I've removed the company name because it is really a good product and I expect they'll have a fix shortly.

Wednesday, December 1, 2010

Current and future versions of CyanogenMod now safe for Docomo users

The guy who runs let me know this had been fixed. It only affected ROMs being compiled for the last 2 weeks in October. All November nightlies should be OK. CM 6.1 rc1 IS NOT OK and should not be used if you are a Docomo customer unless you edit the apns-conf.xml file prior to flashing.

The fix was provided by Takuo Kitame, who is responsible for the Japanese translations in CM, who had this to say when he fixed the error on October 29th (short and sweet):
APN: change order of 44010.
"" should be below the "" because it's too expensive.
This timing was too late for me because I'd already been charged by then. Ironically it is the same day I flashed back to the safe TMUS CM6 remix. Unfortunately for Apiddo and any others who will pay an extra 4200 yen in November, the word didn't seem to get circulated in English. Maybe I need to start following these guys on twitter (even though I don't want to use twitter). All subsequent nightly builds will have the correct order and shouldn't be a problem for us.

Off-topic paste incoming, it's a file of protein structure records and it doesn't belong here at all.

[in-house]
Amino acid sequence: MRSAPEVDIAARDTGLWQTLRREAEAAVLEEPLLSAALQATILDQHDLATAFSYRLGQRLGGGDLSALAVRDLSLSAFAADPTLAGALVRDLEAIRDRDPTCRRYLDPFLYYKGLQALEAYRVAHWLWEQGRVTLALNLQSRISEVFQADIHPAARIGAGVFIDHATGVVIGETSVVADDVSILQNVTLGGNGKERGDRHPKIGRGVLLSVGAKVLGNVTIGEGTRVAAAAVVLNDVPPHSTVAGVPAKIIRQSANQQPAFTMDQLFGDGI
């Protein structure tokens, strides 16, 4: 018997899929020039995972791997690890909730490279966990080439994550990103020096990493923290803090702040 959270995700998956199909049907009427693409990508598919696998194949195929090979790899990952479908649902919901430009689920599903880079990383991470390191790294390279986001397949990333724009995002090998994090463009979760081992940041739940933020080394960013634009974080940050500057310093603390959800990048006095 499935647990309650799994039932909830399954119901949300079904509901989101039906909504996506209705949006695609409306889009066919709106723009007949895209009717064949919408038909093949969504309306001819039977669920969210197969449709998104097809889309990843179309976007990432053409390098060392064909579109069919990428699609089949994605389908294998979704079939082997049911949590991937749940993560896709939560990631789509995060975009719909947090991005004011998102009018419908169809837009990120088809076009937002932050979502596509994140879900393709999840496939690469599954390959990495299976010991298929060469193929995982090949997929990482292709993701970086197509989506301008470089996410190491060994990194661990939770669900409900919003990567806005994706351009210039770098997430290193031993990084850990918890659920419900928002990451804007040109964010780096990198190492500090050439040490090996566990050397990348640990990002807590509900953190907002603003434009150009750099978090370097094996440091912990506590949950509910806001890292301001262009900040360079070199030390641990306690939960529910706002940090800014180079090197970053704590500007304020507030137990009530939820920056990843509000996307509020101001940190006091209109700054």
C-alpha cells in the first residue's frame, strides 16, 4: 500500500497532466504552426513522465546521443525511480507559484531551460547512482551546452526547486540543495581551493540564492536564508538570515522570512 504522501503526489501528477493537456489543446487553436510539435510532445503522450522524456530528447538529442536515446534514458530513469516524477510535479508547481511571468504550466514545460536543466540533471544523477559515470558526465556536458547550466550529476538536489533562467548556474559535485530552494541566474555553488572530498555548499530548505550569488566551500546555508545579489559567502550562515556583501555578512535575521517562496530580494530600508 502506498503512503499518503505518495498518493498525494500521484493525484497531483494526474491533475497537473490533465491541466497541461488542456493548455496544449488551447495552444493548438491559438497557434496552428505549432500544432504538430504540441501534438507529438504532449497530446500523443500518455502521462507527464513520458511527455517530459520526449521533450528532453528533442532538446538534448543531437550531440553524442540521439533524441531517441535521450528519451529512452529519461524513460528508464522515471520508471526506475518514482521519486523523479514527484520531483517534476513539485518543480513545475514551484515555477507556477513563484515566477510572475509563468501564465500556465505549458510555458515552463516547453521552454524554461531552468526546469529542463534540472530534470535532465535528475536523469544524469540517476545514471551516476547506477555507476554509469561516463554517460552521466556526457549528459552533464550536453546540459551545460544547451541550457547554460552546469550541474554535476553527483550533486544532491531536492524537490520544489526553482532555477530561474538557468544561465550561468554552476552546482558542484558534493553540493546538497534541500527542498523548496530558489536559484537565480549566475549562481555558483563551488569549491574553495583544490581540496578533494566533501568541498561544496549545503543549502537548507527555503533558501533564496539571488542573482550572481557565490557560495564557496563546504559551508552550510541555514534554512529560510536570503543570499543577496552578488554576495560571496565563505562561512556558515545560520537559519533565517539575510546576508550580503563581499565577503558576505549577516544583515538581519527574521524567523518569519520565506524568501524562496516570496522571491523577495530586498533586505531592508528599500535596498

The take home message is to be careful with APNs and consider yourself lucky that your carrier doesn't charge you the full packet rate for these types of snafus.

And one final thought: I still don't understand what the purpose of having included.